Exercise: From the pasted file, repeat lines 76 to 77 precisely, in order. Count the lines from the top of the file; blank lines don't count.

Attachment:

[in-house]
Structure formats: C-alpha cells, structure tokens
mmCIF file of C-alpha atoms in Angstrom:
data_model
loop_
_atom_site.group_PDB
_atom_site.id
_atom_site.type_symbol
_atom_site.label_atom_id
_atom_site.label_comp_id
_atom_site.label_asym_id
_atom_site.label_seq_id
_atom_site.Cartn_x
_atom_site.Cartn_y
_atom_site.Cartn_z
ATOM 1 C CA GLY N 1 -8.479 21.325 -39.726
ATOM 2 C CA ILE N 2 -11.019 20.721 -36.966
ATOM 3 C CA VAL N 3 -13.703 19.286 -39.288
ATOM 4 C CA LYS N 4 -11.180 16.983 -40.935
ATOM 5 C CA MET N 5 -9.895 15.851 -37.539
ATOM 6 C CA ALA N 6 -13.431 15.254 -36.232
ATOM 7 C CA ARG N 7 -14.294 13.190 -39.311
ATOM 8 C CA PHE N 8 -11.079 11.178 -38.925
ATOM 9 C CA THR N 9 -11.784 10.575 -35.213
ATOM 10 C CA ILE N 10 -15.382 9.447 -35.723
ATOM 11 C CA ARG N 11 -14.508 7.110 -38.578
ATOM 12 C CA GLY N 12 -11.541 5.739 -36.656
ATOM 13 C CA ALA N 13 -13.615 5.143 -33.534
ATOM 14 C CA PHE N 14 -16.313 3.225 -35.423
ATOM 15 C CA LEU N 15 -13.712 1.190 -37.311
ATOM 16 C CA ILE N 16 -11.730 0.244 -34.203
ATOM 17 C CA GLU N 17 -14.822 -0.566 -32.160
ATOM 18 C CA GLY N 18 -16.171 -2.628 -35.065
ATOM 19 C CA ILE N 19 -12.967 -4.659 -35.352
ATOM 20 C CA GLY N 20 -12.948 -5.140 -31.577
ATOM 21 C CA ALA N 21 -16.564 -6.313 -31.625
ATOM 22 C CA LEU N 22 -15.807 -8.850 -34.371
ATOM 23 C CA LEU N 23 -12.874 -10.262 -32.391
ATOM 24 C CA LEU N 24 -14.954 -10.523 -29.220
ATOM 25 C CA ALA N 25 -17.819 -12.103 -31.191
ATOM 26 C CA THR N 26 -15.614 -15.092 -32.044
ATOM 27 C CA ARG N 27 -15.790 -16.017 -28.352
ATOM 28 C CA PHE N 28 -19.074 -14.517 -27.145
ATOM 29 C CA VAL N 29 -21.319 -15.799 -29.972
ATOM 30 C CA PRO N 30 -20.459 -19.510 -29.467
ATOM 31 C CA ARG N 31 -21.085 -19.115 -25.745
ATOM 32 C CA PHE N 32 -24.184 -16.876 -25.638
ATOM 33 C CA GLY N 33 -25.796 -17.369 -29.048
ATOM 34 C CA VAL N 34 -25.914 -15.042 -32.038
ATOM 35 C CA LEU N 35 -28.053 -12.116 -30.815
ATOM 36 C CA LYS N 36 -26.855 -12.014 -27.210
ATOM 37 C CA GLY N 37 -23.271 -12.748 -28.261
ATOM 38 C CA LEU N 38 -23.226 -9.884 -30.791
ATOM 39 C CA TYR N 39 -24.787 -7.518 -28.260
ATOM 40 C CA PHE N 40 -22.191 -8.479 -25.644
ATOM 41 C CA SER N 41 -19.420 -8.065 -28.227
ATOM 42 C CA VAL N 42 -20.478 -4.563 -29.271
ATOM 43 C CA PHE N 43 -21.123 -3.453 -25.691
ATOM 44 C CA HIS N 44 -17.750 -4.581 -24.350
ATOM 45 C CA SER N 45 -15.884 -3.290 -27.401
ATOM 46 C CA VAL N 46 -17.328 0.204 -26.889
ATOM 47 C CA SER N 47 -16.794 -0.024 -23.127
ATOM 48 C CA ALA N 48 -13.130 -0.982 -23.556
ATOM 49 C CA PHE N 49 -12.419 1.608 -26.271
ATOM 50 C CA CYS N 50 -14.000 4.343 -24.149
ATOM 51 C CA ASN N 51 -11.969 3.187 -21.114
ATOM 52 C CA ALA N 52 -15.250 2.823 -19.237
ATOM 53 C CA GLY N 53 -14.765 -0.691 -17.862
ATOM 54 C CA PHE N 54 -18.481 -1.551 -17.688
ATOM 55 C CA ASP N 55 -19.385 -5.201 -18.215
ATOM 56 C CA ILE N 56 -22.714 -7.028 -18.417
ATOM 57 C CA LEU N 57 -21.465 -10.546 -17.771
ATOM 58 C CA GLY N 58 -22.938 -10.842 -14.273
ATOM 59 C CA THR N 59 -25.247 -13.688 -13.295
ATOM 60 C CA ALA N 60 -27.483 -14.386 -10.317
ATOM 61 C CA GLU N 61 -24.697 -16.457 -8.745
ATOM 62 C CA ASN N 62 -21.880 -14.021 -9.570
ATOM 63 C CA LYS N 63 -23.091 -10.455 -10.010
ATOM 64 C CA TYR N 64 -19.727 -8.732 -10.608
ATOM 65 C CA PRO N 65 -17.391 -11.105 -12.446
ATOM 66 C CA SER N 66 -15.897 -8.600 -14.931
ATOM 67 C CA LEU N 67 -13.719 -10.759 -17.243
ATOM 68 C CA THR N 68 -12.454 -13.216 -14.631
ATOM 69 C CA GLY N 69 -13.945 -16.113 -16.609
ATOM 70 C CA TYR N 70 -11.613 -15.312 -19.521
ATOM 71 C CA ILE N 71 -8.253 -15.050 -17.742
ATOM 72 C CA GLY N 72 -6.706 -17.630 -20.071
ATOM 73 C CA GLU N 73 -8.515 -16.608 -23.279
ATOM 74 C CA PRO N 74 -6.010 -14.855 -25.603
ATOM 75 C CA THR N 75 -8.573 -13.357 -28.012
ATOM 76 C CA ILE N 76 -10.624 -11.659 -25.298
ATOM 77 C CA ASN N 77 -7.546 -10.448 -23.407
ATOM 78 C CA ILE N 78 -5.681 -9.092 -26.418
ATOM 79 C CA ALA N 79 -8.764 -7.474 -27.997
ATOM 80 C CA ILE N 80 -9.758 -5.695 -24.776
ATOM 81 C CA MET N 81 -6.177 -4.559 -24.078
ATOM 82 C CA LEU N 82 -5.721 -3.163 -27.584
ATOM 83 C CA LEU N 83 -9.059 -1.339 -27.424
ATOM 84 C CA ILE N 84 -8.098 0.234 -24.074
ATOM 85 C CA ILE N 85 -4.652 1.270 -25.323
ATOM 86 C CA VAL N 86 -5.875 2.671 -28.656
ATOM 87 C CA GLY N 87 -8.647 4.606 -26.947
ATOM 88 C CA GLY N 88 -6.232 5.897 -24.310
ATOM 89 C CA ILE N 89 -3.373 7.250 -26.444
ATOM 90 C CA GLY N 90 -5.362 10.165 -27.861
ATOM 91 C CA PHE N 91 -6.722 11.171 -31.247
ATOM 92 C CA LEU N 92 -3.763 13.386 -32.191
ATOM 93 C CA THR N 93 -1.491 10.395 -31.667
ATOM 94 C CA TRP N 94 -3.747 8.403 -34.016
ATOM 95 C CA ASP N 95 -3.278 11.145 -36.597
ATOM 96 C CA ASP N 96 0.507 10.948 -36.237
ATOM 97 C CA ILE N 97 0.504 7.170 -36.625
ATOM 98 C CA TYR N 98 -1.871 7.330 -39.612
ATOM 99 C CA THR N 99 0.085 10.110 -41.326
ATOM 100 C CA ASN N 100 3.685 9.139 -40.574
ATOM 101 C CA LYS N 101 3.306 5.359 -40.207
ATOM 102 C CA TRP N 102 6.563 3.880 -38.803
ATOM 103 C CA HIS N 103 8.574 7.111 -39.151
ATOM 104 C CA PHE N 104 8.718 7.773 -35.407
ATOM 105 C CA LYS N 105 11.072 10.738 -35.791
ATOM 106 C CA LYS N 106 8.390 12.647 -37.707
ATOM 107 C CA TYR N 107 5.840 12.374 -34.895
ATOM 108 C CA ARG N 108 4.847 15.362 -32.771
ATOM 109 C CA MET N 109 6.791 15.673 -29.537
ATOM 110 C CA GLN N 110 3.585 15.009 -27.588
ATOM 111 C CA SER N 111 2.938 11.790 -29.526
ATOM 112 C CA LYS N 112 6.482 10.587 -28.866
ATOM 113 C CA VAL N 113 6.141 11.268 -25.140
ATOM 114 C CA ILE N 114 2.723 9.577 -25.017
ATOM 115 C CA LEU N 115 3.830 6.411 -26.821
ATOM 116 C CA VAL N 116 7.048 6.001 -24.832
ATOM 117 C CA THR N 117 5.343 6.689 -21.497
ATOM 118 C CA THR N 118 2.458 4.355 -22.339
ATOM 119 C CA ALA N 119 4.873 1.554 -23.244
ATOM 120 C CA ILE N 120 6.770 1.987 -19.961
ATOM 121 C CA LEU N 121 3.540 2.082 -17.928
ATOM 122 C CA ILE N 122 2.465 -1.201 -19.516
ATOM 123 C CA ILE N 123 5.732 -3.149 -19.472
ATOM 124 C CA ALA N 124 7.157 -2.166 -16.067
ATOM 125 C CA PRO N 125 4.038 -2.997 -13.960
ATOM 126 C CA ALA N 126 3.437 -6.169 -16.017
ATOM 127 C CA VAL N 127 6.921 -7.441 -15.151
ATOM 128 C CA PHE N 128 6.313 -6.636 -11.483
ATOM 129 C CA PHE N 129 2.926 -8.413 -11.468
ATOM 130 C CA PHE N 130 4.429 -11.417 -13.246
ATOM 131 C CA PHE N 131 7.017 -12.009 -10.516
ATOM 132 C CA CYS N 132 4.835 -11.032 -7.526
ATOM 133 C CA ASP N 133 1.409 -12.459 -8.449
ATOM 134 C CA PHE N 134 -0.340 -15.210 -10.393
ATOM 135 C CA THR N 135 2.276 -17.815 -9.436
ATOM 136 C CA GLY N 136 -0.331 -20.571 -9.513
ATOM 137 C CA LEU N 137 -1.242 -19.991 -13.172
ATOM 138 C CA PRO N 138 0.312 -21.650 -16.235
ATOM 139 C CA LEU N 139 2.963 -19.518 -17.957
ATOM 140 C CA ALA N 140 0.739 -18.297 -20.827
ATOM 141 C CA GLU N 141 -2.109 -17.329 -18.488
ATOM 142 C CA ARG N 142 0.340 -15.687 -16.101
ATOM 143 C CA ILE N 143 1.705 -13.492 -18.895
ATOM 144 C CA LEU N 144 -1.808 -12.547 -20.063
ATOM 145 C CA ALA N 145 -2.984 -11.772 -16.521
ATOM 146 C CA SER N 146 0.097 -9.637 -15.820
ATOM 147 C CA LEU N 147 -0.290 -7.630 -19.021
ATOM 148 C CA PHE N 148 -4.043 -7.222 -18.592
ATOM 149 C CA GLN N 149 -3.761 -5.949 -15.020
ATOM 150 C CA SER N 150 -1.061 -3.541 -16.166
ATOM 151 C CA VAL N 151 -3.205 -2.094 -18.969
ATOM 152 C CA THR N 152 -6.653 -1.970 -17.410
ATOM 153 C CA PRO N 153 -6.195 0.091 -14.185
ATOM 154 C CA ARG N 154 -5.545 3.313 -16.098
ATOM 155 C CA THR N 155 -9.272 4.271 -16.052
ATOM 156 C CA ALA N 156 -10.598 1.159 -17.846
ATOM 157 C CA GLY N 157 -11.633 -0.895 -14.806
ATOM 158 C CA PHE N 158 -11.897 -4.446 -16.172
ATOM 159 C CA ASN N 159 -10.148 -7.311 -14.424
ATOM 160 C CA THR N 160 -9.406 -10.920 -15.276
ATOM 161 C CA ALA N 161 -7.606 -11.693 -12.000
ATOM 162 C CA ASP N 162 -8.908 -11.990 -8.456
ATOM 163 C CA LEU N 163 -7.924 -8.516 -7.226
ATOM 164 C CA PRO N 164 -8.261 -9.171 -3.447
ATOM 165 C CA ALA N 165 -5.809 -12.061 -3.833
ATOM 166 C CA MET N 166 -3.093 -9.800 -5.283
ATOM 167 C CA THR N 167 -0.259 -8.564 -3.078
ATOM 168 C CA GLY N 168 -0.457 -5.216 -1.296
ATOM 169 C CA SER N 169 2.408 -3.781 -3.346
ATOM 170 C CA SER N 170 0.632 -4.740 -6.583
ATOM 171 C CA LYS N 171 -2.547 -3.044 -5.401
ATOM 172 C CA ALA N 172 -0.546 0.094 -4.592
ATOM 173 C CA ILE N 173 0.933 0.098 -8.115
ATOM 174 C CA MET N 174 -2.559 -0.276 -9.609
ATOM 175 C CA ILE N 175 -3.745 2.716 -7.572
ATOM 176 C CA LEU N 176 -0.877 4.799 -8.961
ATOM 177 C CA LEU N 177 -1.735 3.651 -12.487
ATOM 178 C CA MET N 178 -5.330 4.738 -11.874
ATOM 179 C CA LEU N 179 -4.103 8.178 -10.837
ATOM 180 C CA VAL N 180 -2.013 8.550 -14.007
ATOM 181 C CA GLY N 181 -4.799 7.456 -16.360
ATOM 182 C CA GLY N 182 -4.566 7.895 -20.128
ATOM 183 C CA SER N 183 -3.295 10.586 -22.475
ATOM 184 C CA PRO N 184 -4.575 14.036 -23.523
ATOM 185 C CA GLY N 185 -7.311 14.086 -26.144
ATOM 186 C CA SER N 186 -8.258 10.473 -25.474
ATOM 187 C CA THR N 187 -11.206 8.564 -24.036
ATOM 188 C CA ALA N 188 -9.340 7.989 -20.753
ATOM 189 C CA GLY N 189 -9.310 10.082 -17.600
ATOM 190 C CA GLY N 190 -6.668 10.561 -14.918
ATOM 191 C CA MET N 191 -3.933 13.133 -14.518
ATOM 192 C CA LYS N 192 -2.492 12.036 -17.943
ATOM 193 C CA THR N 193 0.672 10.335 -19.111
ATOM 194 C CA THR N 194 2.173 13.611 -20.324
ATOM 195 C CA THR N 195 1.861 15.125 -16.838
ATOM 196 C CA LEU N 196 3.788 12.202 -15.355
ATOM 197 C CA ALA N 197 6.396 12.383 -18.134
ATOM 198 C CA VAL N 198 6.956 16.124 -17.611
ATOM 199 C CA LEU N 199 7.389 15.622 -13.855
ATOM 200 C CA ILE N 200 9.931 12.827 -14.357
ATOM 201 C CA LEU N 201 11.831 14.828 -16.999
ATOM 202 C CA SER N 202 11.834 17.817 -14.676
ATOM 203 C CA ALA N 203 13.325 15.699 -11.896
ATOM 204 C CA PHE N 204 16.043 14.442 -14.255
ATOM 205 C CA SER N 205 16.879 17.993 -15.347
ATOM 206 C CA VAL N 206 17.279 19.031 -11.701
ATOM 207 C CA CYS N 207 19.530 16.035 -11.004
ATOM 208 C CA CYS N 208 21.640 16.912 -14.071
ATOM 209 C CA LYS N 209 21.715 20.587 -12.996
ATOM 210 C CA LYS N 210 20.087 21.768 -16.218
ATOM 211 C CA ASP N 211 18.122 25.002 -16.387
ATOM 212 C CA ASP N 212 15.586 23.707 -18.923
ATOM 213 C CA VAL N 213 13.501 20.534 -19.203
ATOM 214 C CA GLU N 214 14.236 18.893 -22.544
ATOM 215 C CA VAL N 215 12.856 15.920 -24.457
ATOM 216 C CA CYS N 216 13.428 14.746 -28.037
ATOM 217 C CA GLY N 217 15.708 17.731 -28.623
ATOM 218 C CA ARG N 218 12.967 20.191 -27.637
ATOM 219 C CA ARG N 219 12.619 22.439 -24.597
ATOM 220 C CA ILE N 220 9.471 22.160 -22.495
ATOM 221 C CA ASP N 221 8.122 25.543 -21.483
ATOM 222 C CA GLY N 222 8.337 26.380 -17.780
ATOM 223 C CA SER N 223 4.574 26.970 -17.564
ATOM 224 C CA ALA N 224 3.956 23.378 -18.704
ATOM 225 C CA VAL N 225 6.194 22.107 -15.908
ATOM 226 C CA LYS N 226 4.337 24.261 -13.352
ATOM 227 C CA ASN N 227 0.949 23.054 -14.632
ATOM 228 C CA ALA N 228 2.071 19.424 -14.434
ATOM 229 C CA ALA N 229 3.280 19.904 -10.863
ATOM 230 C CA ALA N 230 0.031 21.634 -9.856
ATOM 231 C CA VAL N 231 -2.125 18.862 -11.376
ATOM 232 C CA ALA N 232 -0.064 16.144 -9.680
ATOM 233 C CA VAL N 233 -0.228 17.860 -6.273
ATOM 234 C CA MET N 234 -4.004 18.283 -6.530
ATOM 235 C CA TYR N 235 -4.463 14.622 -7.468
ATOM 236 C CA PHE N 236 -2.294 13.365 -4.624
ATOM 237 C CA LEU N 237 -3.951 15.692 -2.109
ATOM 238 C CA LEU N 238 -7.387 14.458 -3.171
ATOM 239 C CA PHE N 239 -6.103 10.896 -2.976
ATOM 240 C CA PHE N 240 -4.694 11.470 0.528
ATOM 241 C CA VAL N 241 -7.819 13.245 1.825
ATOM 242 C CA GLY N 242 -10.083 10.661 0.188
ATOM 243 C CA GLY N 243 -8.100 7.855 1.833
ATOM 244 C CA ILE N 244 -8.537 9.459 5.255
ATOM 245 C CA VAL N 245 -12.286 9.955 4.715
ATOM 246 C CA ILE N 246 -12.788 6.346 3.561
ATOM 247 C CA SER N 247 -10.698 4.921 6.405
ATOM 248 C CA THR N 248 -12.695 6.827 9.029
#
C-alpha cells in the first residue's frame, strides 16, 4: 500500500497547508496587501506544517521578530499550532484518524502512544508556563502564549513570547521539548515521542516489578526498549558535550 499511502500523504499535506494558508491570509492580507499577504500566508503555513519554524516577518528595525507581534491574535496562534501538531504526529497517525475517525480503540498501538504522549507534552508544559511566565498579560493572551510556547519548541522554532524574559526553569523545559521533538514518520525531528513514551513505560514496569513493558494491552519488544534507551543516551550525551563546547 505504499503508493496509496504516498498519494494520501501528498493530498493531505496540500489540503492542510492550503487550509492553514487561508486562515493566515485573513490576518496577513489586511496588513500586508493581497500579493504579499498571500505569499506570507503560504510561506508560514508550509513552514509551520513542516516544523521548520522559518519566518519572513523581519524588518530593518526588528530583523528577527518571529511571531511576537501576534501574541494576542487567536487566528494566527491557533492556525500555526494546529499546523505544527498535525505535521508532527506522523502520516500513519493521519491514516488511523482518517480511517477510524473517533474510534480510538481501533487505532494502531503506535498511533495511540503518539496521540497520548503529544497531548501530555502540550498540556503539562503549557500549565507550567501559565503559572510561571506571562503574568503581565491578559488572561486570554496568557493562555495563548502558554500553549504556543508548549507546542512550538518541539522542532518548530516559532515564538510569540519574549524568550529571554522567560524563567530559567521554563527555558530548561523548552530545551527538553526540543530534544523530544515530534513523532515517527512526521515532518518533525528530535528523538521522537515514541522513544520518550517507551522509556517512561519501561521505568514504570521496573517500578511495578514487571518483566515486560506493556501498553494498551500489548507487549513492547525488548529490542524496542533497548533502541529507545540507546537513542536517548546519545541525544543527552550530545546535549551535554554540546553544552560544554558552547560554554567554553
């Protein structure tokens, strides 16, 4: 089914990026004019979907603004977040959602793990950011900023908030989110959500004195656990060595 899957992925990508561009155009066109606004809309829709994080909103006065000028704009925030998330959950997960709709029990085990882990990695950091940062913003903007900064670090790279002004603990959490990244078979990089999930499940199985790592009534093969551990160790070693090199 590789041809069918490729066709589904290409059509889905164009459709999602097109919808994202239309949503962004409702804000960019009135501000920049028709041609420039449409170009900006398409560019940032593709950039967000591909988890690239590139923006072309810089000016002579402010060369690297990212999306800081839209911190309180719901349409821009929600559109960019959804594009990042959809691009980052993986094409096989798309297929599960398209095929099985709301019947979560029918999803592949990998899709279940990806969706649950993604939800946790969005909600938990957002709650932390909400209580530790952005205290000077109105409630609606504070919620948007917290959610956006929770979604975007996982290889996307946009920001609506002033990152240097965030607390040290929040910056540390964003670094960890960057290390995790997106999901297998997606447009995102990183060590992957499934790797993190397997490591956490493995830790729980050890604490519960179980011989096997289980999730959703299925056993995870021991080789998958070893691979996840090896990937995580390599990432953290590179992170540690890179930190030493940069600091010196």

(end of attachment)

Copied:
ATOM 61 C CA GLU N 61 -24.697 -16.457 -8.745
ATOM 62 C CA ASN N 62 -21.880 -14.021 -9.570